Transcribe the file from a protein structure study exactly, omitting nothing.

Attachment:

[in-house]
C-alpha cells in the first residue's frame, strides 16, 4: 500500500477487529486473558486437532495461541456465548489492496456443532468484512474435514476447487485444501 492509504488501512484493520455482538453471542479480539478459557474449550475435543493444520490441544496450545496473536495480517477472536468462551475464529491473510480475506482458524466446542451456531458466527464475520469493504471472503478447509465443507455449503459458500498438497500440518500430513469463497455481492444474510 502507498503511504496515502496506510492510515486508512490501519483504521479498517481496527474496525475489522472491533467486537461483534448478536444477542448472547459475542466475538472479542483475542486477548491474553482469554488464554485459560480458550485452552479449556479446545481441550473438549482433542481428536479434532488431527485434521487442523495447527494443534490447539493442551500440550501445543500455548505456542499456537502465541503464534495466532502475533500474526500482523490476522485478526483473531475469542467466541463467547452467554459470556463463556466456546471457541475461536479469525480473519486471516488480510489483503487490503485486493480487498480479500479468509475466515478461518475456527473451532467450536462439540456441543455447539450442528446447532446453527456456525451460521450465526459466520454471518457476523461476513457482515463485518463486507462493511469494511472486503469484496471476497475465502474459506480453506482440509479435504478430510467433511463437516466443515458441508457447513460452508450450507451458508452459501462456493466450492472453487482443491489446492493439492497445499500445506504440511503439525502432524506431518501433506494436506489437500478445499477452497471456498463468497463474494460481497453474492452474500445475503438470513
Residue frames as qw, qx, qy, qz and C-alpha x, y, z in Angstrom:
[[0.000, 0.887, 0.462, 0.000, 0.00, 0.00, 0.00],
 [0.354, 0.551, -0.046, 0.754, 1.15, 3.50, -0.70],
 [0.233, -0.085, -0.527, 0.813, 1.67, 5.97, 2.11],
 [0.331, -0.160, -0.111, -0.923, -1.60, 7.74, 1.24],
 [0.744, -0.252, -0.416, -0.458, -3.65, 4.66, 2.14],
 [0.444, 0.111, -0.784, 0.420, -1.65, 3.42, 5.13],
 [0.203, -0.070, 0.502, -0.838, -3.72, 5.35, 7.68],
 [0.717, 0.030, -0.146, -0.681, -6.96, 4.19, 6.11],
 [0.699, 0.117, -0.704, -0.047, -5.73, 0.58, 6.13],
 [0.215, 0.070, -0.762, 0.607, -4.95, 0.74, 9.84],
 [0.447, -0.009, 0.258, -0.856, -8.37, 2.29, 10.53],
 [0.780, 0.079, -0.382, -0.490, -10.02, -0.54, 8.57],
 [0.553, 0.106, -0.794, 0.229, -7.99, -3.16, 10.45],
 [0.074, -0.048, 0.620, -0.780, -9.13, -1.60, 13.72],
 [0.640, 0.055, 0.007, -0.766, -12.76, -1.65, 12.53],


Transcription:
[in-house]
C-alpha cells in the first residue's frame, strides 16, 4: 500500500477487529486473558486437532495461541456465548489492496456443532468484512474435514476447487485444501 492509504488501512484493520455482538453471542479480539478459557474449550475435543493444520490441544496450545496473536495480517477472536468462551475464529491473510480475506482458524466446542451456531458466527464475520469493504471472503478447509465443507455449503459458500498438497500440518500430513469463497455481492444474510 502507498503511504496515502496506510492510515486508512490501519483504521479498517481496527474496525475489522472491533467486537461483534448478536444477542448472547459475542466475538472479542483475542486477548491474553482469554488464554485459560480458550485452552479449556479446545481441550473438549482433542481428536479434532488431527485434521487442523495447527494443534490447539493442551500440550501445543500455548505456542499456537502465541503464534495466532502475533500474526500482523490476522485478526483473531475469542467466541463467547452467554459470556463463556466456546471457541475461536479469525480473519486471516488480510489483503487490503485486493480487498480479500479468509475466515478461518475456527473451532467450536462439540456441543455447539450442528446447532446453527456456525451460521450465526459466520454471518457476523461476513457482515463485518463486507462493511469494511472486503469484496471476497475465502474459506480453506482440509479435504478430510467433511463437516466443515458441508457447513460452508450450507451458508452459501462456493466450492472453487482443491489446492493439492497445499500445506504440511503439525502432524506431518501433506494436506489437500478445499477452497471456498463468497463474494460481497453474492452474500445475503438470513
Residue frames as qw, qx, qy, qz and C-alpha x, y, z in Angstrom:
[[0.000, 0.887, 0.462, 0.000, 0.00, 0.00, 0.00],
 [0.354, 0.551, -0.046, 0.754, 1.15, 3.50, -0.70],
 [0.233, -0.085, -0.527, 0.813, 1.67, 5.97, 2.11],
 [0.331, -0.160, -0.111, -0.923, -1.60, 7.74, 1.24],
 [0.744, -0.252, -0.416, -0.458, -3.65, 4.66, 2.14],
 [0.444, 0.111, -0.784, 0.420, -1.65, 3.42, 5.13],
 [0.203, -0.070, 0.502, -0.838, -3.72, 5.35, 7.68],
 [0.717, 0.030, -0.146, -0.681, -6.96, 4.19, 6.11],
 [0.699, 0.117, -0.704, -0.047, -5.73, 0.58, 6.13],
 [0.215, 0.070, -0.762, 0.607, -4.95, 0.74, 9.84],
 [0.447, -0.009, 0.258, -0.856, -8.37, 2.29, 10.53],
 [0.780, 0.079, -0.382, -0.490, -10.02, -0.54, 8.57],
 [0.553, 0.106, -0.794, 0.229, -7.99, -3.16, 10.45],
 [0.074, -0.048, 0.620, -0.780, -9.13, -1.60, 13.72],
 [0.640, 0.055, 0.007, -0.766, -12.76, -1.65, 12.53],